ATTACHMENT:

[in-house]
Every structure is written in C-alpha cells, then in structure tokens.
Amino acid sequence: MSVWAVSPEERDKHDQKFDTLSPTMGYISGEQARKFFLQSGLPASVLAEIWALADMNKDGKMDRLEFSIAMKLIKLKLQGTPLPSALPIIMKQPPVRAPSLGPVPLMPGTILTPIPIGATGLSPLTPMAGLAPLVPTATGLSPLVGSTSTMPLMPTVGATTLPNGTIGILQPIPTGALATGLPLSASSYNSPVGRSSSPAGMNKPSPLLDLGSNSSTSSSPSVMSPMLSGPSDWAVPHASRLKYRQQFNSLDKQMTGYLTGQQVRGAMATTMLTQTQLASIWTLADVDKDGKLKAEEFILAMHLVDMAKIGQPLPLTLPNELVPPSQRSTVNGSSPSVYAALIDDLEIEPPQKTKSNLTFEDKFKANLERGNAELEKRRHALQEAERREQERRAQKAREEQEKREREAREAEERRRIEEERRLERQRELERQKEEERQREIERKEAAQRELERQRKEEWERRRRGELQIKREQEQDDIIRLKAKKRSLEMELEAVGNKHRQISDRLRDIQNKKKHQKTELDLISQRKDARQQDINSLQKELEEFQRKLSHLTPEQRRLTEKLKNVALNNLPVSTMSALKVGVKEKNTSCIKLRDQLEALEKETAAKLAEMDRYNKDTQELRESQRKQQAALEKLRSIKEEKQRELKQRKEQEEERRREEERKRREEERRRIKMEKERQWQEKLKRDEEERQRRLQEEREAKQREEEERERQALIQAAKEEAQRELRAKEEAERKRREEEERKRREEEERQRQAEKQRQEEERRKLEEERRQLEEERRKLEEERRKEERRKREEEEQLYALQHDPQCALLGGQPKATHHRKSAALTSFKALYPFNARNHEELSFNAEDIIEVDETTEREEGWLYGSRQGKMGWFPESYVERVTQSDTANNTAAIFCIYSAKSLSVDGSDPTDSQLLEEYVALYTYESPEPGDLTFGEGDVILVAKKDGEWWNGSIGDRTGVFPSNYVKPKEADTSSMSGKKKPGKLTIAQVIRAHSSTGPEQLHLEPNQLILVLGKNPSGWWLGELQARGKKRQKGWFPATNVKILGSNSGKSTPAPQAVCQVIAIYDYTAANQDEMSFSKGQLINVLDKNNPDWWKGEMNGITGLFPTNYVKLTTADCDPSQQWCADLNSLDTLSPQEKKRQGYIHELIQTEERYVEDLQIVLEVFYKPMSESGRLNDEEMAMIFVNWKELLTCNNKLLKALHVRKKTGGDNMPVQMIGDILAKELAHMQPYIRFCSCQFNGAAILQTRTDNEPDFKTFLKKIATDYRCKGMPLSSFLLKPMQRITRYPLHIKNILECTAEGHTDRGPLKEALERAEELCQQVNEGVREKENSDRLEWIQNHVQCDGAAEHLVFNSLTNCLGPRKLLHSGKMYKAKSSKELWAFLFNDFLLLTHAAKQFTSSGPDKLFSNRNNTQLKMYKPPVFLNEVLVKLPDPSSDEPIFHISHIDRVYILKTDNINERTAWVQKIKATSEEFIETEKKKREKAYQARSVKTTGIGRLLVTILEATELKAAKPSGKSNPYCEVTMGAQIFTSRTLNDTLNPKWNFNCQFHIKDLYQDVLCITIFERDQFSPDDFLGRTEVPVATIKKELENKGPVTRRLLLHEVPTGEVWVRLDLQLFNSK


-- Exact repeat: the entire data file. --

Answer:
[in-house]
Every structure is written in C-alpha cells, then in structure tokens.
Amino acid sequence: MSVWAVSPEERDKHDQKFDTLSPTMGYISGEQARKFFLQSGLPASVLAEIWALADMNKDGKMDRLEFSIAMKLIKLKLQGTPLPSALPIIMKQPPVRAPSLGPVPLMPGTILTPIPIGATGLSPLTPMAGLAPLVPTATGLSPLVGSTSTMPLMPTVGATTLPNGTIGILQPIPTGALATGLPLSASSYNSPVGRSSSPAGMNKPSPLLDLGSNSSTSSSPSVMSPMLSGPSDWAVPHASRLKYRQQFNSLDKQMTGYLTGQQVRGAMATTMLTQTQLASIWTLADVDKDGKLKAEEFILAMHLVDMAKIGQPLPLTLPNELVPPSQRSTVNGSSPSVYAALIDDLEIEPPQKTKSNLTFEDKFKANLERGNAELEKRRHALQEAERREQERRAQKAREEQEKREREAREAEERRRIEEERRLERQRELERQKEEERQREIERKEAAQRELERQRKEEWERRRRGELQIKREQEQDDIIRLKAKKRSLEMELEAVGNKHRQISDRLRDIQNKKKHQKTELDLISQRKDARQQDINSLQKELEEFQRKLSHLTPEQRRLTEKLKNVALNNLPVSTMSALKVGVKEKNTSCIKLRDQLEALEKETAAKLAEMDRYNKDTQELRESQRKQQAALEKLRSIKEEKQRELKQRKEQEEERRREEERKRREEERRRIKMEKERQWQEKLKRDEEERQRRLQEEREAKQREEEERERQALIQAAKEEAQRELRAKEEAERKRREEEERKRREEEERQRQAEKQRQEEERRKLEEERRQLEEERRKLEEERRKEERRKREEEEQLYALQHDPQCALLGGQPKATHHRKSAALTSFKALYPFNARNHEELSFNAEDIIEVDETTEREEGWLYGSRQGKMGWFPESYVERVTQSDTANNTAAIFCIYSAKSLSVDGSDPTDSQLLEEYVALYTYESPEPGDLTFGEGDVILVAKKDGEWWNGSIGDRTGVFPSNYVKPKEADTSSMSGKKKPGKLTIAQVIRAHSSTGPEQLHLEPNQLILVLGKNPSGWWLGELQARGKKRQKGWFPATNVKILGSNSGKSTPAPQAVCQVIAIYDYTAANQDEMSFSKGQLINVLDKNNPDWWKGEMNGITGLFPTNYVKLTTADCDPSQQWCADLNSLDTLSPQEKKRQGYIHELIQTEERYVEDLQIVLEVFYKPMSESGRLNDEEMAMIFVNWKELLTCNNKLLKALHVRKKTGGDNMPVQMIGDILAKELAHMQPYIRFCSCQFNGAAILQTRTDNEPDFKTFLKKIATDYRCKGMPLSSFLLKPMQRITRYPLHIKNILECTAEGHTDRGPLKEALERAEELCQQVNEGVREKENSDRLEWIQNHVQCDGAAEHLVFNSLTNCLGPRKLLHSGKMYKAKSSKELWAFLFNDFLLLTHAAKQFTSSGPDKLFSNRNNTQLKMYKPPVFLNEVLVKLPDPSSDEPIFHISHIDRVYILKTDNINERTAWVQKIKATSEEFIETEKKKREKAYQARSVKTTGIGRLLVTILEATELKAAKPSGKSNPYCEVTMGAQIFTSRTLNDTLNPKWNFNCQFHIKDLYQDVLCITIFERDQFSPDDFLGRTEVPVATIKKELENKGPVTRRLLLHEVPTGEVWVRLDLQLFNSK